Information Systems (TOIS)


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Reviewer guidelines

1. Reviewing Procedure

Our timeline for submissions is as follows.

  1. When a paper is submitted to TOIS, it is checked by the Assistant to the Editor-in-Chief, usually within 48 hours.
  2. The Editor-in-Chief (EiC) then scans the paper. If the EiC finds that the paper is not in the scope of the journal or clearly below its standards, the paper can be rejected without review.
  3. The EiC assigns the paper to an Associate Editor (AE), usually within 3 days after submission.
  4. The AE assigns the paper to three reviewers, usually within 7 days after the paper has been assigned to the AE.
  5. The reviewers write detailed technical reviews of the paper. The reviewers usually take 1-2 months to review a submission, but some papers may take longer, e.g., when they are especially complex or are received during the review period of major conferences.
  6. If two reviews come and they both recommend to reject the paper, and the AE agrees, with the reviews, then the AE may decide to reject the paper based on the two reviews. The AE may decide to wait for the third review or even commission additional reviews.
  7. Once the AE has received enough reviews to be able to formulate a recommendation, the AE has one week to recommend a decision to the EiC.
  8. The EiC usually reaches a decision within 3 days after receiving the AEs recommendation.
  9. Possible decisions are Accept, Minor revision, Major revision, and Reject.
  10. Revisions of papers with a "Major revision" decision should be resubmitted within at most three months. Revisions of papers with a "Minor revision" should be resubmitted with a month. Submissions of revisions of papers should always be accompanied with a statement detailing what revisions were implemented and what actions were taken in response to the reviews.


2. Reviewing Guidelines

As a reviewer, you have four weeks to complete your review. If for some reason you find out that you are not able to complete your review within the agreed upon period, please contact the Associate Editor who invited you immediately.

In your review, please touch upon as many of the following points as is practical:

  • Goals: What are the research goals and questions? What is the information retrieval task?
  • Description: Is the description sufficiently detailed for others to replicate the work? Is it clearly written? Is it clearly structured? Do the authors make effective use of examples and illustrations? Papers describing systems should clearly describe the contributions or the principles underlying the system. Papers describing theoretical results should also evaluate their findings experimentally.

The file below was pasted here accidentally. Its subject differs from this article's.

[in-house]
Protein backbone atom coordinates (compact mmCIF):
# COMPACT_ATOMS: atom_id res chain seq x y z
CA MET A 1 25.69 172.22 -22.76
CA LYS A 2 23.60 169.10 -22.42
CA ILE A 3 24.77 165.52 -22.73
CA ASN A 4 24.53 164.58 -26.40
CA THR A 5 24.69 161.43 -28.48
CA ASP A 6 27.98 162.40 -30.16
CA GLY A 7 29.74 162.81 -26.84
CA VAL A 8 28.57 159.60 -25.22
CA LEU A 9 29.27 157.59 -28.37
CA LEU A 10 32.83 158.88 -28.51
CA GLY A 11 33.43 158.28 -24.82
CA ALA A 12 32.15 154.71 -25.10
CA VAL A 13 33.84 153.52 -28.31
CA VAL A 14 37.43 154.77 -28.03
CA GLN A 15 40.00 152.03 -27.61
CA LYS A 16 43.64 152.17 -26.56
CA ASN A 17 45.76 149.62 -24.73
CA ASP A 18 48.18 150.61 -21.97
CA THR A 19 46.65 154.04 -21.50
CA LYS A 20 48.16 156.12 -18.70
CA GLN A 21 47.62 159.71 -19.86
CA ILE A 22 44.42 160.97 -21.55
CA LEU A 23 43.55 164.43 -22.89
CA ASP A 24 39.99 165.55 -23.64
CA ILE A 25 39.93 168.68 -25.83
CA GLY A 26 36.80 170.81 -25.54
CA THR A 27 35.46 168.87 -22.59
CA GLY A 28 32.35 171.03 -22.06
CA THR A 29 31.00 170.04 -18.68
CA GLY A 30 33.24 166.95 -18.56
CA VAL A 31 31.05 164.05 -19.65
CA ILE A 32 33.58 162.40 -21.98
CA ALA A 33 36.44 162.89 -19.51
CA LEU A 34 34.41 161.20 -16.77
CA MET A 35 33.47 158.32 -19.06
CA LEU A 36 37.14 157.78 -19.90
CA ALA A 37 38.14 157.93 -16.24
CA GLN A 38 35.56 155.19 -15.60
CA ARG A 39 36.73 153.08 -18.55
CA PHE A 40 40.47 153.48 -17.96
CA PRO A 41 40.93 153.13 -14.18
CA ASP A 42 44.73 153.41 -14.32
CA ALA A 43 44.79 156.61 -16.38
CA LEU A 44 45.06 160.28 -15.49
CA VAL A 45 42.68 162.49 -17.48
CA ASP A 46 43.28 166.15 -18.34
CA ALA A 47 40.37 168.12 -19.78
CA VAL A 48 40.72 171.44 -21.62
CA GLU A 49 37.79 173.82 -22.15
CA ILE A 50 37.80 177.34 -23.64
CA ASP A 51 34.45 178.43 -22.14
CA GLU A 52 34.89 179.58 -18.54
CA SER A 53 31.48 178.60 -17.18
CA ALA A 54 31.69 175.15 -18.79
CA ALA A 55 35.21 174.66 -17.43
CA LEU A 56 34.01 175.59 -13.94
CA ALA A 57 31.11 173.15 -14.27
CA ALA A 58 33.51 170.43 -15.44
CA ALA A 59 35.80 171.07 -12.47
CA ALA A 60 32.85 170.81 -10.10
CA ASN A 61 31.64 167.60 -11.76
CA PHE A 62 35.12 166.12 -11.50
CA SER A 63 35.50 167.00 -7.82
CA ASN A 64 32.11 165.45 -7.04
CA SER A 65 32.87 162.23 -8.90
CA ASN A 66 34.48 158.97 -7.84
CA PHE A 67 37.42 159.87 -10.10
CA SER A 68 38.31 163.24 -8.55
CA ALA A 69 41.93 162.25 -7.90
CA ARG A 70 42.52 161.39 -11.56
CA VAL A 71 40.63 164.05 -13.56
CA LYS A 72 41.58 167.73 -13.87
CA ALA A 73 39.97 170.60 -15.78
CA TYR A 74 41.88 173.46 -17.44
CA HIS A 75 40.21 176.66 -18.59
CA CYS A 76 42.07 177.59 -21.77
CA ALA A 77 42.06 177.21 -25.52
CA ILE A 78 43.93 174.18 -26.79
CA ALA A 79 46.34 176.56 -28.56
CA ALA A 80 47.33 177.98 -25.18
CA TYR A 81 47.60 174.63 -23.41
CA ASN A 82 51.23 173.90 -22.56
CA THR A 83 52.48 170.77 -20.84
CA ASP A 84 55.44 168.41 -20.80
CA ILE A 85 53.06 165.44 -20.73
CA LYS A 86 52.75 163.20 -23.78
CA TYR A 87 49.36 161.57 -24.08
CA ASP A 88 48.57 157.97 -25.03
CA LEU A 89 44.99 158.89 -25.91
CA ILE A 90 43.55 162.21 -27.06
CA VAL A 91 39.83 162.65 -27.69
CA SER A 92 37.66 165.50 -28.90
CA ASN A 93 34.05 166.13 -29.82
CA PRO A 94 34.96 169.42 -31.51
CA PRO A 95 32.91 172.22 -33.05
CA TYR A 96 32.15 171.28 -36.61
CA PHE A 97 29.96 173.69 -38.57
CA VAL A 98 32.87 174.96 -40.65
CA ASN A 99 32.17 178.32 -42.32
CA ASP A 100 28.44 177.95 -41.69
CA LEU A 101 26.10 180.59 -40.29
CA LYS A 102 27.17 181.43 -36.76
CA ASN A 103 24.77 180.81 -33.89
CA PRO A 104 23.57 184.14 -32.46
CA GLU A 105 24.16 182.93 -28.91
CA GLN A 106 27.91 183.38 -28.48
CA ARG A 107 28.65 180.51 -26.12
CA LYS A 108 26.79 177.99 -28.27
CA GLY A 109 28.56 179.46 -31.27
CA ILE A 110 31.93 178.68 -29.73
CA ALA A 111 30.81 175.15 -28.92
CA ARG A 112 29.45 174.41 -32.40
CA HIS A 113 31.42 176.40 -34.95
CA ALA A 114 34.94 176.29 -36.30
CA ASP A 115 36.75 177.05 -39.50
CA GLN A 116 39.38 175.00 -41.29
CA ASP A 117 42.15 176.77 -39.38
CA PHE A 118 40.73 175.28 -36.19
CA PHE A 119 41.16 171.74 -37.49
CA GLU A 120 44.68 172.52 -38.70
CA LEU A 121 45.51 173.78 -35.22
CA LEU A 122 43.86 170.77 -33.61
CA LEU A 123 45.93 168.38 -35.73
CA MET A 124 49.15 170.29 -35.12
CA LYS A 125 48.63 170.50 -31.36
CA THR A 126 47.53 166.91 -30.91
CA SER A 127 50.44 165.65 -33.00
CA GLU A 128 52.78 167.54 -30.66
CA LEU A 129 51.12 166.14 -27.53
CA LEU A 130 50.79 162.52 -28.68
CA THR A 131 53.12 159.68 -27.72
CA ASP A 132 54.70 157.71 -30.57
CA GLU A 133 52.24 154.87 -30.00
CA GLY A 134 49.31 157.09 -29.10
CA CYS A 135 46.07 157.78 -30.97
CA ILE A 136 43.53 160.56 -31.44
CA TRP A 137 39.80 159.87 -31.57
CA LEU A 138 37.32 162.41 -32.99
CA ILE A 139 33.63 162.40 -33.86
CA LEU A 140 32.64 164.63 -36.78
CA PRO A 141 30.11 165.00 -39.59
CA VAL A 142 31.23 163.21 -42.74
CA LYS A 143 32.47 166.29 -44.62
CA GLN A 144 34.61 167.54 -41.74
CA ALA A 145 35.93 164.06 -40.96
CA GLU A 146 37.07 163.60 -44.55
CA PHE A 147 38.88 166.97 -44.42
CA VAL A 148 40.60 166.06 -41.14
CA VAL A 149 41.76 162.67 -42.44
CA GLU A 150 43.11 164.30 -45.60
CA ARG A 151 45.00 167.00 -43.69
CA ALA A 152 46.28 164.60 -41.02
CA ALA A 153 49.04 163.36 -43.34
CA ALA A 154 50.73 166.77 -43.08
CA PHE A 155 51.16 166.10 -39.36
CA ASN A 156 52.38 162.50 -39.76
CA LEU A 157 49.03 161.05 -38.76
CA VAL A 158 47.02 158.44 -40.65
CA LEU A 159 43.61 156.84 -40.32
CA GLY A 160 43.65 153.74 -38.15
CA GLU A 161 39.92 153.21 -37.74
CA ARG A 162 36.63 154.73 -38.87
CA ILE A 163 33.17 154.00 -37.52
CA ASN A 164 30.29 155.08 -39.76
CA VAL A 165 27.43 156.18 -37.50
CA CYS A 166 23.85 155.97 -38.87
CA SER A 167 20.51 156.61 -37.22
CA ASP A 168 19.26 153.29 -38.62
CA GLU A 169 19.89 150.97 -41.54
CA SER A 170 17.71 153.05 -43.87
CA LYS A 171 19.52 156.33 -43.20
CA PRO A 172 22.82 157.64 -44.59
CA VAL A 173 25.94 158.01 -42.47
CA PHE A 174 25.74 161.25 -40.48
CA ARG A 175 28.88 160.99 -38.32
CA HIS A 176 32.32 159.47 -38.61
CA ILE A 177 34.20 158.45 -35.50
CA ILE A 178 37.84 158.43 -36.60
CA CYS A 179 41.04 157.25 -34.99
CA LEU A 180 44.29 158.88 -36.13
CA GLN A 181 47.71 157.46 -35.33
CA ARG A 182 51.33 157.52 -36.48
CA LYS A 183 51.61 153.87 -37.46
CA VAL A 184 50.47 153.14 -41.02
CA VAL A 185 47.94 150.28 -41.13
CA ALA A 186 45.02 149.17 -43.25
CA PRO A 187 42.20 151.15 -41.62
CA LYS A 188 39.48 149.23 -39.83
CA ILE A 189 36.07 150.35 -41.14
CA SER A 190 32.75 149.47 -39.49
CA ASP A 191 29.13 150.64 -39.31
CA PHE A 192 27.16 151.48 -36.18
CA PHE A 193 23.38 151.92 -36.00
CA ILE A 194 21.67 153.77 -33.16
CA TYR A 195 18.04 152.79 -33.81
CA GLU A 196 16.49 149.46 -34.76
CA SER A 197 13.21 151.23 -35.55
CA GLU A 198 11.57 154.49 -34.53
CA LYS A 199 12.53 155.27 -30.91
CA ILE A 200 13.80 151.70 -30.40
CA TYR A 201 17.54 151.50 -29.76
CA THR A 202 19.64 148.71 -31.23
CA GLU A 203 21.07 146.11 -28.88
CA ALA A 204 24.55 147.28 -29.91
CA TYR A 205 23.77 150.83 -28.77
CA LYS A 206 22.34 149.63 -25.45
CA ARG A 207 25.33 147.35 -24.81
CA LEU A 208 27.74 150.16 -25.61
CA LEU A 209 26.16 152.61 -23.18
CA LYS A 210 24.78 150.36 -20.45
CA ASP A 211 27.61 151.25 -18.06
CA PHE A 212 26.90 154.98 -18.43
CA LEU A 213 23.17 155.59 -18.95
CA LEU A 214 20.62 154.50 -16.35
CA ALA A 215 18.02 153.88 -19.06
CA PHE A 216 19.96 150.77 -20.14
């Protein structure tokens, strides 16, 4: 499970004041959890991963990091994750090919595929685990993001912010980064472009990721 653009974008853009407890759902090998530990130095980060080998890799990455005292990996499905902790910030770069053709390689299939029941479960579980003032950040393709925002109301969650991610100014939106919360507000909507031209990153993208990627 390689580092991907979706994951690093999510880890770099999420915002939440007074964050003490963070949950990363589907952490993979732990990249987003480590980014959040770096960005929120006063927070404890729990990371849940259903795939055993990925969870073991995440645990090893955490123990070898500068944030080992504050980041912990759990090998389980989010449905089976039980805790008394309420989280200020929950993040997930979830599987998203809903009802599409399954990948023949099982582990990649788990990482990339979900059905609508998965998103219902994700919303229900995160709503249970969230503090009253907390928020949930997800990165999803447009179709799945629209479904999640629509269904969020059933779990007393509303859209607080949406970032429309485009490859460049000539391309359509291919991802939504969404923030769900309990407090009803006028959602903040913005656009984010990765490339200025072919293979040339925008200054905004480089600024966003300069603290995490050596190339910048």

• Evaluation: Do the authors evaluate against suitable state-of-the-art baselines? Do they use state-of-the-art datasets? Are all claims clearly articulated and supported either by empirical experiments or theoretical analyses? Are the experimental results analyzed? Have appropriate significance tests been performed?
  • Importance: Does the paper constitute a significant, technically correct contribution to the field that is appropriate for ACM TOIS? Is it clear how the work advances the current state of understanding, and why the advance matters?
  • Related Work: Do the authors clearly acknowledge and identify the contributions of their predecessors? Is the paper sufficiently different from prior published work (by the author or others) to merit a new publication?
  • Discussion: Are strength and limitations and generality of the research adequately discussed, in particular in relation to related work?
  • Clarity: Is the paper written in a way such that an interested reader with a background in information retrieval, but no special knowledge of the paper's subject, could understand and appreciate the paper's results? In particular,
    • Is it written in a clear, readable style, with good grammar and few (if any) typographical errors?
    • Are the goals and contributions of the work clearly and correctly stated?
    • Are the problem description, approach and evaluation adequately detailed for others to replicate the work?
    • If the paper introduces new terminology or techniques, does it explain why current terminology or techniques are insufficient?
  • Recommendation: Please also recommend a decision: accept, major revision, minor revision or reject. If you recommend major revision or minor revision, please provide a clear list of changes that can be checked by you and the Associate Editor handling the paper upon resubmission.

Thanks to the Journal of Machine Learning Research for inspirations for these guidelines.

Last change: February 5, 2015


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